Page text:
Eternally present tense is the eternal Son of God, the Lord, Jesus.

In John chapter eighteen, when Judas betrays and Jesus is arrested, Jesus answers them, saying, “I am he.” St. John records that when Jesus said, “I am he,” they drew back and fell to the ground (cf. John 18:1-6) because at the name of Jesus, every knee will bow in heaven and on earth (cf. Phil. 2:10).

Jesus is the great I am.

That’s who comes to us, who seeks, brings back, binds up, and strengthens. Yahweh. I am. Jesus. That’s who.

And this is what He does:

Jesus says, “I am the good shepherd. The good shepherd lays down his life for the sheep” (John 10:11).

“I am the good shepherd. I know my own and my own know me, just as the Father knows me and I know the Father; and I lay down my life for the sheep” (John 10:14-15).

I’ve said it before, and it’s one of my favorite things to say, that unless it can be said that God died for us, we’re lost. And while it’s true that God in His own nature cannot die, it’s called God’s dying, God’s martyrdom, God’s blood, and God’s death when the man dies who is one substance or one person with God (cf. LW 41:103-4).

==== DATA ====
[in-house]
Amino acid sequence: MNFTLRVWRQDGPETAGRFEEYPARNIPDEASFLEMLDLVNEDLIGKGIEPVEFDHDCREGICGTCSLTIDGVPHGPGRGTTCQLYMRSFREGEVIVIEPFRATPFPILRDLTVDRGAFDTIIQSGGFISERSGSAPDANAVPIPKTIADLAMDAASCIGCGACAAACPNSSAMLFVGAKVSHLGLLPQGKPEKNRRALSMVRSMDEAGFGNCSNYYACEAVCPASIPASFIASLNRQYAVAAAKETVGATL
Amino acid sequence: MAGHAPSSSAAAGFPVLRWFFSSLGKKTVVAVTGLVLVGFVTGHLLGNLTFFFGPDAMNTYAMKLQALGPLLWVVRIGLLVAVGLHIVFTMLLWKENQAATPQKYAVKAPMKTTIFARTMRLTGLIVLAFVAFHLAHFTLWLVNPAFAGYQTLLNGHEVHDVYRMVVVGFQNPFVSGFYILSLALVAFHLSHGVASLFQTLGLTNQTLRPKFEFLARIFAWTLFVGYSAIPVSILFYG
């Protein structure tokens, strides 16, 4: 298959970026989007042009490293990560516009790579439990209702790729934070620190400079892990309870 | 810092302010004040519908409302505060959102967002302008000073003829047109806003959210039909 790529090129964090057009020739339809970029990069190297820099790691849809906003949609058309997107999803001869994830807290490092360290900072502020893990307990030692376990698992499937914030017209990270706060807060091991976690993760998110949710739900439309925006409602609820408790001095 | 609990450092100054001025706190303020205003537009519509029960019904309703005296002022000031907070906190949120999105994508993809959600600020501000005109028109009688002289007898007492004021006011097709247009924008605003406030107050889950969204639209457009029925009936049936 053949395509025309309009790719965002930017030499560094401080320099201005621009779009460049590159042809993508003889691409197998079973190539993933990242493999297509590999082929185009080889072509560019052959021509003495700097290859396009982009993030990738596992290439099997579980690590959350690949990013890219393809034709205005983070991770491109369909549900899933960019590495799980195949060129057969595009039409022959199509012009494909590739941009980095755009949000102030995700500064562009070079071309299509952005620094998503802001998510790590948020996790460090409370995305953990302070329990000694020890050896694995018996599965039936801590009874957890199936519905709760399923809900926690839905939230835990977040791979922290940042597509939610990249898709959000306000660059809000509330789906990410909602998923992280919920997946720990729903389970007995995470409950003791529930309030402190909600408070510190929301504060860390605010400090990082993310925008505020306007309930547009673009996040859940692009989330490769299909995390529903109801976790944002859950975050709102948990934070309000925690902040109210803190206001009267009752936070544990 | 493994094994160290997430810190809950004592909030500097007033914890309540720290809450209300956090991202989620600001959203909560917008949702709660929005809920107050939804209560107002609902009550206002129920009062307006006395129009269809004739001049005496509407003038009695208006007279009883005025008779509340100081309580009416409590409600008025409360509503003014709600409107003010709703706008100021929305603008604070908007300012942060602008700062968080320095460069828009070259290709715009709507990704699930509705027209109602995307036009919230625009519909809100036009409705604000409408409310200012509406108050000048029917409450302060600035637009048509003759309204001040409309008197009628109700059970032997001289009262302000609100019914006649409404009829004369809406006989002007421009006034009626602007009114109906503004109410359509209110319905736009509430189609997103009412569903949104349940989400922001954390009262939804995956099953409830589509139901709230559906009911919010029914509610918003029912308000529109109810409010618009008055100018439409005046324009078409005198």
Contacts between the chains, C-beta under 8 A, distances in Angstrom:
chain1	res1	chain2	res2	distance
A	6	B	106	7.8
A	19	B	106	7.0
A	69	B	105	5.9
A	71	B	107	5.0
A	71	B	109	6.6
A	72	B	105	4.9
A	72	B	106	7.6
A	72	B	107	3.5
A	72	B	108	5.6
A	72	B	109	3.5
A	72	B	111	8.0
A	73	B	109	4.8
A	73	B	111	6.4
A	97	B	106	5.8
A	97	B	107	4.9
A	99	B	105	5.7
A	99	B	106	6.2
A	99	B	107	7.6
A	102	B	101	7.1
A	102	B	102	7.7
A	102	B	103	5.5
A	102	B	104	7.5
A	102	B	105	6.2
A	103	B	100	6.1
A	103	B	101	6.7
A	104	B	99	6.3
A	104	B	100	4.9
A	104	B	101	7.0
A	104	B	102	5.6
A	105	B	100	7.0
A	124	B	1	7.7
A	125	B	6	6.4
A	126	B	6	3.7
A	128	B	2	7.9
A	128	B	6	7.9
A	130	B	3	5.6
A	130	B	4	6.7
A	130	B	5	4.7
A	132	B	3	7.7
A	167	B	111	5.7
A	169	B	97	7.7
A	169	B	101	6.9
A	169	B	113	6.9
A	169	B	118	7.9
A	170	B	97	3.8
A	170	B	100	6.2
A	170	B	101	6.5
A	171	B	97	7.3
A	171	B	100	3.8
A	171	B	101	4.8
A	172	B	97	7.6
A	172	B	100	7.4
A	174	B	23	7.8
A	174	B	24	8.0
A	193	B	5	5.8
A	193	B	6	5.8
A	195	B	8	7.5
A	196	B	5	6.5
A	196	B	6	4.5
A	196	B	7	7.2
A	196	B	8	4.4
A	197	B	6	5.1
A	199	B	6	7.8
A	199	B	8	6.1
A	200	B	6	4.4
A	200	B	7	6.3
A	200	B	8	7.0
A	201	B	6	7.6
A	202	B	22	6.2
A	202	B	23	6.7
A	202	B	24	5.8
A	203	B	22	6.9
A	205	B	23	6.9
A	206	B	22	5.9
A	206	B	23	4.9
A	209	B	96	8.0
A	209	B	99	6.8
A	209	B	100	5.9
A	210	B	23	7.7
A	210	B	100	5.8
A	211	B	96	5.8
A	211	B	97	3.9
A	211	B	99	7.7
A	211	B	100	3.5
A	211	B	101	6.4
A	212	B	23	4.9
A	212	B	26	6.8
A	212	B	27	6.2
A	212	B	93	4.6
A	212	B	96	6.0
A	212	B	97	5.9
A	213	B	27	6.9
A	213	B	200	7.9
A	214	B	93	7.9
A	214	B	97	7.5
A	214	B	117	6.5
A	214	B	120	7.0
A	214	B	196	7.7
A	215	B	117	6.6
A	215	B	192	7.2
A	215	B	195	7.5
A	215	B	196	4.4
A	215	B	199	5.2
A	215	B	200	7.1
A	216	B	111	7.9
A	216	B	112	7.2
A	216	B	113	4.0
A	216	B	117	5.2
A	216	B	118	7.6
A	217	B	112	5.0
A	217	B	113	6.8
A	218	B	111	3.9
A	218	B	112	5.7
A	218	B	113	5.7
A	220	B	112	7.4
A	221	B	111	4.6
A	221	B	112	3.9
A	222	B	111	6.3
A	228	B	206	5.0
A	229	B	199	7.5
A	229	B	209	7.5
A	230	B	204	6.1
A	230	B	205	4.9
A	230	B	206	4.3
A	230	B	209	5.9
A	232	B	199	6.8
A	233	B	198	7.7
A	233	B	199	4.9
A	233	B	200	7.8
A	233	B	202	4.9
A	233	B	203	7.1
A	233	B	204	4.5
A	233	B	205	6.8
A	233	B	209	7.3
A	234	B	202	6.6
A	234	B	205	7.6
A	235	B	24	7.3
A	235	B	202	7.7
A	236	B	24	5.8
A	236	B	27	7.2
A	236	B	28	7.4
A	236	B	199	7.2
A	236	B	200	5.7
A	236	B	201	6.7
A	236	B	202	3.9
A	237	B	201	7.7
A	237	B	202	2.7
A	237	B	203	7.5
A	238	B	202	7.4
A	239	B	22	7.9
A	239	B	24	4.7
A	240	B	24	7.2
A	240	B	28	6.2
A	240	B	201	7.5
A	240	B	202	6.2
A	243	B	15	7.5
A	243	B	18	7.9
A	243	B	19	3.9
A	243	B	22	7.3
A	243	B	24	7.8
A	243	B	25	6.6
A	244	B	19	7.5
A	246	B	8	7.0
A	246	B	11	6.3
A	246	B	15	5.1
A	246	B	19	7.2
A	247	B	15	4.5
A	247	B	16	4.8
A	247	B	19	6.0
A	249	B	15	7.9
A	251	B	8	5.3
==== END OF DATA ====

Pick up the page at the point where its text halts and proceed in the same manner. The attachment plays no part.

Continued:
That’s who Jesus is and what He does, and all of it for us. But we can say even more.

Prepositions are fantastic things and helpful.

“The good shepherd lays down his life for the sheep” (John 10:11).

The English translation is [for].

But the Greek word [πέρ] means so much more than what the English word [for] means.

In sixth grade, I was taught to understand prepositions in terms of a squirrel and its relationship to a tree.